34. The Cochrane Collaboration (2011) Chapter 8: Risk of Bias. In: Higgins JPT, Green S, editor. Cochrane Handbook for Systematic Reviews of Interventions (Version 510). Oxford, UK: Cochrane Collaboration.
35. Akl EA, Sun X, Busse JW, Johnston BC, Briel M, et al. (2011) Specific instructions for estimating unclearly reported blinding status in randomized trials were reliable and valid. J Clin Epidemiol Dec 24 (Eub ahead of print). [PubMed]
36. (1999) Variable intercepts: fixed or random parameters? In: Snijders T, Bosker RJ, editor. Multilevel Analysis An introduction to basic and advanced multilevel modeling. London: SAGE Publications Ltd.
37. Tendal B, Nüesch E, Higgins JP, Jüni P, Gøtzsche PC (2011) Multiplicity of data in trial reports and the reliability of meta-analyses: empirical study. BMJ 343 [PubMed]
38. Riley R, Simmonds MC, Look MP (2007) Evidence synthesis combining individual patient data and aggregate data: a systematic review identified current practice and possible methods. J Clin Epi 60: 431–439 [PubMed]
39. Thorlund K, Walter SD, Johnston BC, Furukawa TA, Guyatt GH (2012) Pooling health-related quality of life outcomes in meta-analysis—a tutorial and review of methods for enhancing interpretability. Research Synthesis Methods In press. [PubMed]
40. The Cochrane Collaboration (2009) 9.5.2 Identifying and measuring heterogeneity. In: Higgins JPT, Thompson SG, editor. Cochrane Handbook for Systematic Reviews of Interventions (Version 502). Oxford, UK: Cochrane Collaboration.
41. de Graaf LE, Gerhards SAH, Arntz A, Riper H, Metsemakers JFM, et al. (2009) Clinical effectiveness of online computerised cognitive behavioural therapy without support for depression in primary care: randomised trial. The British Journal of Psychiatry 195: 73–80 [PubMed]
42. Dozois DJA, Bieling PJ, Patelis-Siotis I, Hoar L, Chudzik S, et al. (2009) Changes in Self-Schema Structure in Cognitive Therapy for Major Depressive Disorder: A Randomized Clinical Trial. Journal of Consulting and Clinical Psychology 77: 1078–1088 [PubMed]
43. Faramarzi M, Alipor A, Esmaelzadeh S, Kheirkhah F, Poladi K, et al. (2008) Treatment of depression and anxiety in infertile women: Cognitive behavioral therapy versus fluoxetine. Journal of Affective Disorders 108: 159–164 [PubMed]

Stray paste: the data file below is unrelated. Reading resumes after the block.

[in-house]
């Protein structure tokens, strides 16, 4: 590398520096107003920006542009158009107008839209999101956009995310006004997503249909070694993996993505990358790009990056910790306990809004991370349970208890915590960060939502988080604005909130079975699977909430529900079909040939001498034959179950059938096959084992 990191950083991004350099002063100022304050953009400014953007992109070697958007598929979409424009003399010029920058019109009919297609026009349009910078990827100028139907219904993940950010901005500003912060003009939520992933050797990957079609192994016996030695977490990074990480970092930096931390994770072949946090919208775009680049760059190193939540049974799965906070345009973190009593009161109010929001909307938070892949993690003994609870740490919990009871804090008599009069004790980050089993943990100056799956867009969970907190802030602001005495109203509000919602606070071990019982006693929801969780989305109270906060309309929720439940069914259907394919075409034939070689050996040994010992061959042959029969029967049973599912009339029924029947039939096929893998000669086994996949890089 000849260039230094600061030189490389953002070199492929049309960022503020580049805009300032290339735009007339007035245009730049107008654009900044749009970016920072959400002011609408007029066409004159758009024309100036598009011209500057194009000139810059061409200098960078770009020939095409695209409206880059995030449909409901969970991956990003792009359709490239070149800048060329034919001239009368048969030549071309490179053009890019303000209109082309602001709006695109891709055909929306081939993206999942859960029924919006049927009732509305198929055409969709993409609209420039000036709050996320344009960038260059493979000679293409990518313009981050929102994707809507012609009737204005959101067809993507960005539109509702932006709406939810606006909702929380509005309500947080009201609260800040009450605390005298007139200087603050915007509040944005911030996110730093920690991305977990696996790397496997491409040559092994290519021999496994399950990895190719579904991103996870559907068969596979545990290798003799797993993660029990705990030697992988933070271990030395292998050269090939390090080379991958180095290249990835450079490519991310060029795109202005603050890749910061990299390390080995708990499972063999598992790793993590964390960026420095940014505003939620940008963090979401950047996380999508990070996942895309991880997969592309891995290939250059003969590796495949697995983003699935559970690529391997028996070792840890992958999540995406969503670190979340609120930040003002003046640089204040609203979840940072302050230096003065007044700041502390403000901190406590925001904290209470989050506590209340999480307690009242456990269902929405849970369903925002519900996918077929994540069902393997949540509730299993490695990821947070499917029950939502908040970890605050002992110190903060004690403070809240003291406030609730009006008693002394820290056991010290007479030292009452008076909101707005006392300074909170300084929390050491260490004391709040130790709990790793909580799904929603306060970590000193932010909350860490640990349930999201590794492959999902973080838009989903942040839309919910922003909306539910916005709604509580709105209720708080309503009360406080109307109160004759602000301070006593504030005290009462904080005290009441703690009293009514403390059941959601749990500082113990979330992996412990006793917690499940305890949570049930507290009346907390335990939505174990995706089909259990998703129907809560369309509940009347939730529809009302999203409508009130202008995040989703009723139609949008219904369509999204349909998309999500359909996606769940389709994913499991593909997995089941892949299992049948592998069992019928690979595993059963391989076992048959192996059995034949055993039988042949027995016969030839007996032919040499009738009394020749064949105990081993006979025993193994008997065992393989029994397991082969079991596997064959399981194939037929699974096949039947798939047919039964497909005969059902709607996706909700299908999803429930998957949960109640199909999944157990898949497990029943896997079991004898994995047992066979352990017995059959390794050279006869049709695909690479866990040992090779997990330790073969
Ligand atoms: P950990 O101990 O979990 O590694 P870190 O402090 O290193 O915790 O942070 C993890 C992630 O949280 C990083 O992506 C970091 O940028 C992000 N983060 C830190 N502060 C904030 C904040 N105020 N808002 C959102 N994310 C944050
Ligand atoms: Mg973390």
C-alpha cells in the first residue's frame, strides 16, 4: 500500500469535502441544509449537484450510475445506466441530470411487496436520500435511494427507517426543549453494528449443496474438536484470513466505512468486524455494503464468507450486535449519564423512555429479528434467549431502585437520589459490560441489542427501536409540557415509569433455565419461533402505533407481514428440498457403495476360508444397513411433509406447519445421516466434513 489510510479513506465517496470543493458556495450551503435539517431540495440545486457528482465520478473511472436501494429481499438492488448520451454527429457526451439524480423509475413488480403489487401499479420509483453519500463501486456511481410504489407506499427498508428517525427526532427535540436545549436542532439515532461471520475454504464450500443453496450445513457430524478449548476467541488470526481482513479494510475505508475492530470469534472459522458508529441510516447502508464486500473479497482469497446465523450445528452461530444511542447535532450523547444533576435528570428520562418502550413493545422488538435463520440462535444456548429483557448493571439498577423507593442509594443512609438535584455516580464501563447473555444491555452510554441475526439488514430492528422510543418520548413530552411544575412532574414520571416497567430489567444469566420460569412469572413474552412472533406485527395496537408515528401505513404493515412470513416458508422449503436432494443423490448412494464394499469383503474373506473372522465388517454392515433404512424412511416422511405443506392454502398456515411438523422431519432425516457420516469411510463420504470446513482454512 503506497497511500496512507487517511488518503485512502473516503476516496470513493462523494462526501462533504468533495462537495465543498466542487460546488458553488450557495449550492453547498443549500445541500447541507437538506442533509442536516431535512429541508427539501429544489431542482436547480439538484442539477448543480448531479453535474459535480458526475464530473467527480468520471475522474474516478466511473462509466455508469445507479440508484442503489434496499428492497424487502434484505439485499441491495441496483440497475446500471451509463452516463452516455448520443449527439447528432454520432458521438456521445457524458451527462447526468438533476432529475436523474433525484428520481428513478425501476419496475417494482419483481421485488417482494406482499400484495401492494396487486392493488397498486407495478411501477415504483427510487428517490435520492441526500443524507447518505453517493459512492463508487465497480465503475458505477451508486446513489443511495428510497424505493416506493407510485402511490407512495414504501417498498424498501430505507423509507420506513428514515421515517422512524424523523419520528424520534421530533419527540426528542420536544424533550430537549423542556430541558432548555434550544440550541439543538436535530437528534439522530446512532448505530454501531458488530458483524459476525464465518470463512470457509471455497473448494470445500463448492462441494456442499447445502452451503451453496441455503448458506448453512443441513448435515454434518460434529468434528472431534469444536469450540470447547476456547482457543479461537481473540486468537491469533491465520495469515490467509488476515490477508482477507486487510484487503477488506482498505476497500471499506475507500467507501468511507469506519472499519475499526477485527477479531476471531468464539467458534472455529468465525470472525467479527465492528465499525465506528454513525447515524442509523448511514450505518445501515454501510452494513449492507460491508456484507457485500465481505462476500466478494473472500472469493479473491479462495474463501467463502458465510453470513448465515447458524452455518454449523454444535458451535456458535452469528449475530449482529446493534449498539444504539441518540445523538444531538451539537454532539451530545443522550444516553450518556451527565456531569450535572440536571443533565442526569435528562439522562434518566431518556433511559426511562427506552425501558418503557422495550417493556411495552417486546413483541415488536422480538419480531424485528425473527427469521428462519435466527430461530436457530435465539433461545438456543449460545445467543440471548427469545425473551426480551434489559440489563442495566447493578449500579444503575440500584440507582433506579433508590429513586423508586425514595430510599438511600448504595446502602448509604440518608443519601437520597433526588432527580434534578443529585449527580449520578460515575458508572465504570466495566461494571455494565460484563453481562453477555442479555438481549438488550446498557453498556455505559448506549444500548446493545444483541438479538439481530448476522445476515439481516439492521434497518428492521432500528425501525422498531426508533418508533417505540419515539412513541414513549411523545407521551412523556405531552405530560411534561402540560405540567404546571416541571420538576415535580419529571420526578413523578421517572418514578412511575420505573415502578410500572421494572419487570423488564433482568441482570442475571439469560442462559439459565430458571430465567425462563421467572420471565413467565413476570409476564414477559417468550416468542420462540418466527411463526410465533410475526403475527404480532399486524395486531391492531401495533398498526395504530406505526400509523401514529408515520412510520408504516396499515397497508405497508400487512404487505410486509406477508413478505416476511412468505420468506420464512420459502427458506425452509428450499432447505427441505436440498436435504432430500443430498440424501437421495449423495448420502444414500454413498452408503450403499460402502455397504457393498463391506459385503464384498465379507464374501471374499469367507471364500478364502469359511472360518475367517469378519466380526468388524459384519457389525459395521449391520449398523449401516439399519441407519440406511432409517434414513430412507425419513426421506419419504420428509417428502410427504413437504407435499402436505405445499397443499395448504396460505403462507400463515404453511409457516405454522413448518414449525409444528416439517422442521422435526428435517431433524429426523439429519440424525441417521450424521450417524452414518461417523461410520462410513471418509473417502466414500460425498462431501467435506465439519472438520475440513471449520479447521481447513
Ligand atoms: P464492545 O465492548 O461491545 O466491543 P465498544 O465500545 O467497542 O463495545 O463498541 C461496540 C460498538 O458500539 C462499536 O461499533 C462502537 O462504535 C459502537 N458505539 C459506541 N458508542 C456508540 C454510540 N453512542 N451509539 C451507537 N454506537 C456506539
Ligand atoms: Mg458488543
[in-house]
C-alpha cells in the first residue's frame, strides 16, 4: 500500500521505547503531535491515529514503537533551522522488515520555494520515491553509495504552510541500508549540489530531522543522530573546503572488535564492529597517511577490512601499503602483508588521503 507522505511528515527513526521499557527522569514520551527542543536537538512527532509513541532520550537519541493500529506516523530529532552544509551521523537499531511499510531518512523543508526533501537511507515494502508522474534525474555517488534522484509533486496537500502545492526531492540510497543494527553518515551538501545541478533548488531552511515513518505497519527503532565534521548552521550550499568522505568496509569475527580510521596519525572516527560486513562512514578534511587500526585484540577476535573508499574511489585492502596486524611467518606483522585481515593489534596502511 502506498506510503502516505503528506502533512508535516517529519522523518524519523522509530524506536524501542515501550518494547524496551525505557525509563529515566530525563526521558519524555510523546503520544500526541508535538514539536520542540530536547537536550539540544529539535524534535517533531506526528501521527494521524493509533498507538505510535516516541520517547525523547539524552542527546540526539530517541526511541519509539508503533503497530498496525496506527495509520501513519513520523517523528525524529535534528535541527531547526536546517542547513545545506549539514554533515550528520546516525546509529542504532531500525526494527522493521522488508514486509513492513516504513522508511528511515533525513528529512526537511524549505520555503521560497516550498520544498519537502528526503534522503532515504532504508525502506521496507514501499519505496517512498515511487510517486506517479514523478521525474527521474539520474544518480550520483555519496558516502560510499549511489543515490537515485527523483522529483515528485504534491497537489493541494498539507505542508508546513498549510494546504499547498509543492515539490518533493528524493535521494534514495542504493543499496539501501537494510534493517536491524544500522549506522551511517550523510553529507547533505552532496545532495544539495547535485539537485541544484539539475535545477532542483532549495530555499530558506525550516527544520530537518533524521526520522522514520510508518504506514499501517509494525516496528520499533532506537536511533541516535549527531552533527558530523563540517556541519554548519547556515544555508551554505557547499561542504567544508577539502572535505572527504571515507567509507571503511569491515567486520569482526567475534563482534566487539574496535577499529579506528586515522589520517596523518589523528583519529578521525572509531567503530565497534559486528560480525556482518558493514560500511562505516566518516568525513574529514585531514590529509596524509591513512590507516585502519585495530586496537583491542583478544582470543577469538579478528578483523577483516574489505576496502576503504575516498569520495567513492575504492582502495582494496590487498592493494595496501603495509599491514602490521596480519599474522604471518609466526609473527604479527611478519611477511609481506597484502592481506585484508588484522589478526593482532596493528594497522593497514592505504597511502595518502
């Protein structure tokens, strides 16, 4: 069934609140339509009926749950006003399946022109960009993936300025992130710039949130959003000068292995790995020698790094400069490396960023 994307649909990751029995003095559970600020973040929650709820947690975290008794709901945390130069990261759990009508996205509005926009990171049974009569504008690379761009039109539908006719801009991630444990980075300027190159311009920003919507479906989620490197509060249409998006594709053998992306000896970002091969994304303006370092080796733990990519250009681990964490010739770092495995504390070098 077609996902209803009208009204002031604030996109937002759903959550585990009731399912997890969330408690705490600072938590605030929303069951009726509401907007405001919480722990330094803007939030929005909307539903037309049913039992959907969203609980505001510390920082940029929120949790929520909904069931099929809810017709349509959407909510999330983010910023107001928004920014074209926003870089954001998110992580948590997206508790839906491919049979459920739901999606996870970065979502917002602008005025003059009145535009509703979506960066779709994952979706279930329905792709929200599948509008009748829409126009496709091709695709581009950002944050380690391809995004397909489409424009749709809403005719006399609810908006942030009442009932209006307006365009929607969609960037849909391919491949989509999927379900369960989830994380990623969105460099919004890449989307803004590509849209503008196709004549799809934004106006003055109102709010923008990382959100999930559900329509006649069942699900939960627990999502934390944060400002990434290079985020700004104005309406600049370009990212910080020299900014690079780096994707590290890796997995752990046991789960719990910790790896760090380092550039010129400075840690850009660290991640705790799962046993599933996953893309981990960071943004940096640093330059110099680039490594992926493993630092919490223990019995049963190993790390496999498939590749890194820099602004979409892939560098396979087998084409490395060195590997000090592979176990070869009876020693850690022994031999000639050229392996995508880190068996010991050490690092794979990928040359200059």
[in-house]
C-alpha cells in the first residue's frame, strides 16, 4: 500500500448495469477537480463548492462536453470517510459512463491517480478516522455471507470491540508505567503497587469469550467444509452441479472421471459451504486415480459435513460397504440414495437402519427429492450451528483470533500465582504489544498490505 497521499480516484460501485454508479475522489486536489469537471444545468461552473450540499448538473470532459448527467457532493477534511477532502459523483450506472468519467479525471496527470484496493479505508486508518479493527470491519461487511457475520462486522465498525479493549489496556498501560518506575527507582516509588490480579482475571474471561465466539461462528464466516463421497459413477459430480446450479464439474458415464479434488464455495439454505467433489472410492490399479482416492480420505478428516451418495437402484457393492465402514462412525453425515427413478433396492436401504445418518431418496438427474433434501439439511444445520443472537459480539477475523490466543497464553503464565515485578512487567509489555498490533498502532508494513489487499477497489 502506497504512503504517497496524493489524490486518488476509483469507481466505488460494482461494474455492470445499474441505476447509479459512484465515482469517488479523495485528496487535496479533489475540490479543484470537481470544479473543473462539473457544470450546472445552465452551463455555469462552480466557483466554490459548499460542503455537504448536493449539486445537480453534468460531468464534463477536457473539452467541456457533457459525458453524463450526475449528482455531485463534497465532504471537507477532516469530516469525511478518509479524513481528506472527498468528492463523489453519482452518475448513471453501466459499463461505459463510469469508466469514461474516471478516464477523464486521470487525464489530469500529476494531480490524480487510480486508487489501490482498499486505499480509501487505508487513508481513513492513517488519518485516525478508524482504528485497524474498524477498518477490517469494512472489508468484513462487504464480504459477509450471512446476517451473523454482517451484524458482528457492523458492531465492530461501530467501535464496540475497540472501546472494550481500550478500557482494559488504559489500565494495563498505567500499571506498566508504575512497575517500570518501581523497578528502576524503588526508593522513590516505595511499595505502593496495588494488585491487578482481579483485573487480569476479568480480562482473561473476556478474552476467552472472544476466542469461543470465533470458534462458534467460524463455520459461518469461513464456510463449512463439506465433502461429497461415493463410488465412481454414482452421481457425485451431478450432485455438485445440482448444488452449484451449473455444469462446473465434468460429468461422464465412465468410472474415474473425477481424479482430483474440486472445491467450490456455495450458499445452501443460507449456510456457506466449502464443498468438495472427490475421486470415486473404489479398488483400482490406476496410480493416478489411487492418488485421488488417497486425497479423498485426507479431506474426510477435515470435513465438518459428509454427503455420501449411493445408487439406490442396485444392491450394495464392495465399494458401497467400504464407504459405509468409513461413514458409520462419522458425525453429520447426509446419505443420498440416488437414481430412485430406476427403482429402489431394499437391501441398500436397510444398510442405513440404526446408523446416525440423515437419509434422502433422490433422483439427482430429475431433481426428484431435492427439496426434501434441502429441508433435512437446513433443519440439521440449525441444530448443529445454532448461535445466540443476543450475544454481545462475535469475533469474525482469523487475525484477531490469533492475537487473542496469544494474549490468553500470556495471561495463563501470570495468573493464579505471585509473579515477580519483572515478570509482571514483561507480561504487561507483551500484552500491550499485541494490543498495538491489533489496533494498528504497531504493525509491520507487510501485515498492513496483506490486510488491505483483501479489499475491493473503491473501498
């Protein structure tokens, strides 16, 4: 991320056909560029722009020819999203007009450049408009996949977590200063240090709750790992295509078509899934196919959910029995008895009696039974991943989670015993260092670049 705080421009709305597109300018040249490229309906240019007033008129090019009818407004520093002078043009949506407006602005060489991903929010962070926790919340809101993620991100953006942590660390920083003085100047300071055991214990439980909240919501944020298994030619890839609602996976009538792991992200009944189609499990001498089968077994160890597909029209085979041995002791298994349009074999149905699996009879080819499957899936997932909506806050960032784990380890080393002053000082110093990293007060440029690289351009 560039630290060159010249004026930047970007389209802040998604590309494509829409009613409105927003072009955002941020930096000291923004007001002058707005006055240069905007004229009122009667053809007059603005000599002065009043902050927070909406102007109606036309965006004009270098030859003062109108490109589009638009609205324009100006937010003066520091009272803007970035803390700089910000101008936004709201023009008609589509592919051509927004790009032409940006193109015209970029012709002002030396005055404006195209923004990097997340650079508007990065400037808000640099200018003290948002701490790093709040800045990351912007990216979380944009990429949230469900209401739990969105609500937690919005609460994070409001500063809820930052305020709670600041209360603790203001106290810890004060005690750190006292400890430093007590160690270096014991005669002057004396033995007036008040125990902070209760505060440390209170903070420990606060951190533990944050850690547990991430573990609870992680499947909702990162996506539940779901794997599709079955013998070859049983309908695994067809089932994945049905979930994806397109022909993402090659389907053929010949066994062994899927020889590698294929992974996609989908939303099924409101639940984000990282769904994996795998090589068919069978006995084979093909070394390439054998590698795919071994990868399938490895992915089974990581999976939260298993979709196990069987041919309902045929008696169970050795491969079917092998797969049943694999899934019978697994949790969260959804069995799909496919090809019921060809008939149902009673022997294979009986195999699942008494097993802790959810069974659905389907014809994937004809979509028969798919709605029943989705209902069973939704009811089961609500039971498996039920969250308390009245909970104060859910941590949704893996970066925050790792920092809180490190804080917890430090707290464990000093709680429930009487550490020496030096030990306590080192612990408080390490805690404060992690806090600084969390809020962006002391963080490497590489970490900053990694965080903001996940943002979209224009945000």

44. Hollon SD, DeRubeis RJ, Evans MD, Wiemer MJ, Garvey MJ, et al. (1992) Cognitive therapy and pharmacotherapy for depression. Arch Gen Psychiatry 49: 774–781 [PubMed]
45. Miranda J, Chung JY, Green BL, Krupnick J, Siddique J, et al. (2003) Treating depression in low-income young minority women: A randomized controlled trial. JAMA 290: 57–65 [PubMed]
46. Misri S, Reebye P, Corral M, Milis L (2004) The Use of Paroxetine and Cognitive-Behavioral Therapy in Postpartum Depression and Anxiety: A Randomized Controlled Trial. Journal of Clinical Psychiatry 65: 1236–1241 [PubMed]
47. Naeem F, Waheed W, Gobbi M, Ayub M, Kingdon D (2011) Preliminary Evaluation of Culturally Sensitive CBT for Depression in Pakistan: Findings from Developing Culturally-Sensitive CBT Project (DCCP). Behavioural and Cognitive Psychotherapy 39: 165–173 [PubMed]
48. Rahman A, Malik A, Sikandar S, Roberts C, Creed F (2008) Cognitive behaviour therapy-based intervention by community health workers for mothers with depression and their infants in rural Pakistan: a cluster-randomised controlled trial. The Lancet 372: 902–909 [PMC free article] [PubMed]
49. Binder LM, Rohling ML (1996) Money matters: a metaanalytic review of the effects of financial incentives on recovery after closed-head injury. Am J Psychiatry 153: 7–10 [PubMed]
50. Rohling ML, Binder LM, Langhinrichsen-Rohling J (1995) Money matters: a meta-analytic review of the association between financial compensation and the experience and treatment of chronic pain. Health Psychol 14: 537–547 [PubMed]
51. Haby MM, Donnelly M, Corry J, Vos T (2006) Cognitive behavioural therapy for depression, panic disorder and generalized anxiety disorder: a meta-regression of factors that may predict outcome. Aust N Z J Psychiatry 40: 9–19 [PubMed]

Articles from PLoS ONE are provided here courtesy of Public Library of Science